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Air 1 expected to return to service this month; $105K raised to date for Foundation

Air-1 flies over central New York, but funding cuts has made the Sheriff look elsewhere.

Air-1 flies over central New York, but funding cuts has made the Sheriff look elsewhere.

— To date, just over $105,000 has been raised to help finance the flights by Air 1, the helicopter service provided by the Onondaga County Sheriff’s Office.

The helicopter was defunded last year by the county legislature, but was left in the budget so that it can still fly. Sheriff Kevin Walsh was given the task to raise $595,000 in 2012 to pay for the year’s expenses associated with the helicopter, which is used for police, fire, rescue and medical missions.

Just about $60,000 has been solicited through the Air-1 Foundation, a not-for-profit created to fund the costs to the county, said John Balloni, the Chief of the Civil and Administrative Divisions of the Sheriff’s Office. Some of the funds raised through the foundation have come from corporate and private “members” who sponsor Air 1. More than 1,000 individuals and businesses have signed on to support the helicopter.

“We’re reporting progress but we have a long way to go,” Balloni said. “We have every faith that we will get there.”

Balloni says Air 1 has also received a grant from the Drug Enforcement Administration for cannabis eradication, netting $30,000 to continue to fund the helicopter, which flies on numerous police missions.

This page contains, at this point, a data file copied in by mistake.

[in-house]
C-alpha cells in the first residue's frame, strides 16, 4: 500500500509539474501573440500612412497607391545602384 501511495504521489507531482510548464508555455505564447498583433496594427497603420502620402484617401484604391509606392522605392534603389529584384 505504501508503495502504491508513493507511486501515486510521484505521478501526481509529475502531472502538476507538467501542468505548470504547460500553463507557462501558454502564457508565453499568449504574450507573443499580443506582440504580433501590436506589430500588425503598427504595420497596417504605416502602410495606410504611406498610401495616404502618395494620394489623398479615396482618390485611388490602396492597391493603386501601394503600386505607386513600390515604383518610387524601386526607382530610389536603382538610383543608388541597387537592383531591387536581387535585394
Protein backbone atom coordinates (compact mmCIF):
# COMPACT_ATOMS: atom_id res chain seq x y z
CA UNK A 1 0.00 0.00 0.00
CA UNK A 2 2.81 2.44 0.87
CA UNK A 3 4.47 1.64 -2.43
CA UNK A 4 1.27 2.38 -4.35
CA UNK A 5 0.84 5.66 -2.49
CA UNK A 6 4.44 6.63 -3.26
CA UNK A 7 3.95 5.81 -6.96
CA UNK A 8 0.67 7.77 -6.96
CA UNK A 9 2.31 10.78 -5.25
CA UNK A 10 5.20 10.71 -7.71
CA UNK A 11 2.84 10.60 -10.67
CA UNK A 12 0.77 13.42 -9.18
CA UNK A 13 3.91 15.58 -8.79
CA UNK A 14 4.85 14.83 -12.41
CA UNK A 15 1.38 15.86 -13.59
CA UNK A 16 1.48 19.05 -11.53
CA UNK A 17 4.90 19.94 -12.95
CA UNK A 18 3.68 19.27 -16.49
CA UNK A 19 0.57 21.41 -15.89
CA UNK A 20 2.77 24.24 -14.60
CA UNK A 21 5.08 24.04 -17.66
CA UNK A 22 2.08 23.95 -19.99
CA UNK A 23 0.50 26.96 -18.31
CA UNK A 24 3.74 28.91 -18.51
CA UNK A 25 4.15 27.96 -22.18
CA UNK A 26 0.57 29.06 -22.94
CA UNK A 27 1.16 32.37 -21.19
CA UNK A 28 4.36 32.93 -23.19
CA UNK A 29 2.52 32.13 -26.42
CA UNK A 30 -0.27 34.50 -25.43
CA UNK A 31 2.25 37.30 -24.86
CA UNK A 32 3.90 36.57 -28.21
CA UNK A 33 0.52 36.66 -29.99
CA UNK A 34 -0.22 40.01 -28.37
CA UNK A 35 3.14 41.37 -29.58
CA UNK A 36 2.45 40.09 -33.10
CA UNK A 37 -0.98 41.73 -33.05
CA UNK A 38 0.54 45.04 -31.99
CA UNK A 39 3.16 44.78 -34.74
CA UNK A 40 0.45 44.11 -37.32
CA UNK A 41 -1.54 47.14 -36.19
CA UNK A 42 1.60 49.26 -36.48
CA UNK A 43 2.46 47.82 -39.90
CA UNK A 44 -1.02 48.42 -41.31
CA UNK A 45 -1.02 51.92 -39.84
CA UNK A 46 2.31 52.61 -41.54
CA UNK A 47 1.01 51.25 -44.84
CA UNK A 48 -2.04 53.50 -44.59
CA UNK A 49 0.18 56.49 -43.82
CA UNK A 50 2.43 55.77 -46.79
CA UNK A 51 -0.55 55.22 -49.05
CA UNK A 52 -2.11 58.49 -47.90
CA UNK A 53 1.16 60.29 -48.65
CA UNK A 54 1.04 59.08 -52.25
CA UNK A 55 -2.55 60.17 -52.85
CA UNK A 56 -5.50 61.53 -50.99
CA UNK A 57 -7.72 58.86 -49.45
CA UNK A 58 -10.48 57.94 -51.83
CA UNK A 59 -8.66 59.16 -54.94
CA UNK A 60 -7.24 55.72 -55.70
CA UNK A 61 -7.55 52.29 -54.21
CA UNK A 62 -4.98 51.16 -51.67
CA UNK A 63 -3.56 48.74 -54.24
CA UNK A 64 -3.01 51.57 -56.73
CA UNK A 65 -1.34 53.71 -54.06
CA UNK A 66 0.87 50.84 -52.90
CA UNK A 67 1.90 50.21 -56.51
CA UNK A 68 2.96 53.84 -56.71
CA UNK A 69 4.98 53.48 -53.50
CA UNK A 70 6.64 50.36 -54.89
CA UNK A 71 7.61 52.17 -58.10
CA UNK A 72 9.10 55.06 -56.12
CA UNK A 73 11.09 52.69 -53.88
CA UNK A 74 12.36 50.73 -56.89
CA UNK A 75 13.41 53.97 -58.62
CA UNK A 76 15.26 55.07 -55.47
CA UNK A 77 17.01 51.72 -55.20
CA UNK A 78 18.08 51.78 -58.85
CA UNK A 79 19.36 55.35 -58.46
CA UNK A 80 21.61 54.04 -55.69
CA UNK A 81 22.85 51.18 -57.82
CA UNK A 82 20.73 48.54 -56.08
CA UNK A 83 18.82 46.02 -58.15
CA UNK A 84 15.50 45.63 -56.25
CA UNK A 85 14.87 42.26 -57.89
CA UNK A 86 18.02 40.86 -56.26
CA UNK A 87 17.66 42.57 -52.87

Additional donations have come from the Cayuga and Oswego County legislatures, resulting in $15,000 in support. Walsh has sent solicitation letters to all surrounding counties, as many of the calls Air 1 flies are outside Onondaga County.

“If we get through this year, we’ve conquered it and we’ll keep the helicopter,” said undersheriff Warren Darby.

Meanwhile, a federally mandated overhaul of Air 1 has left it out of service since March, but it’s expected back to Central New York skies this month, Darby said.

The turbine, or engine, of the helicopter is being rebuilt in Canada. That’s required every 2,500 hours of flight. The frame of the helicopter is being overhauled in Pittsburgh, again a federally mandated regulation. Every nut, bolt and piece on the helicopter is being double-checked to ensure it’s properly functioning, Darby said.

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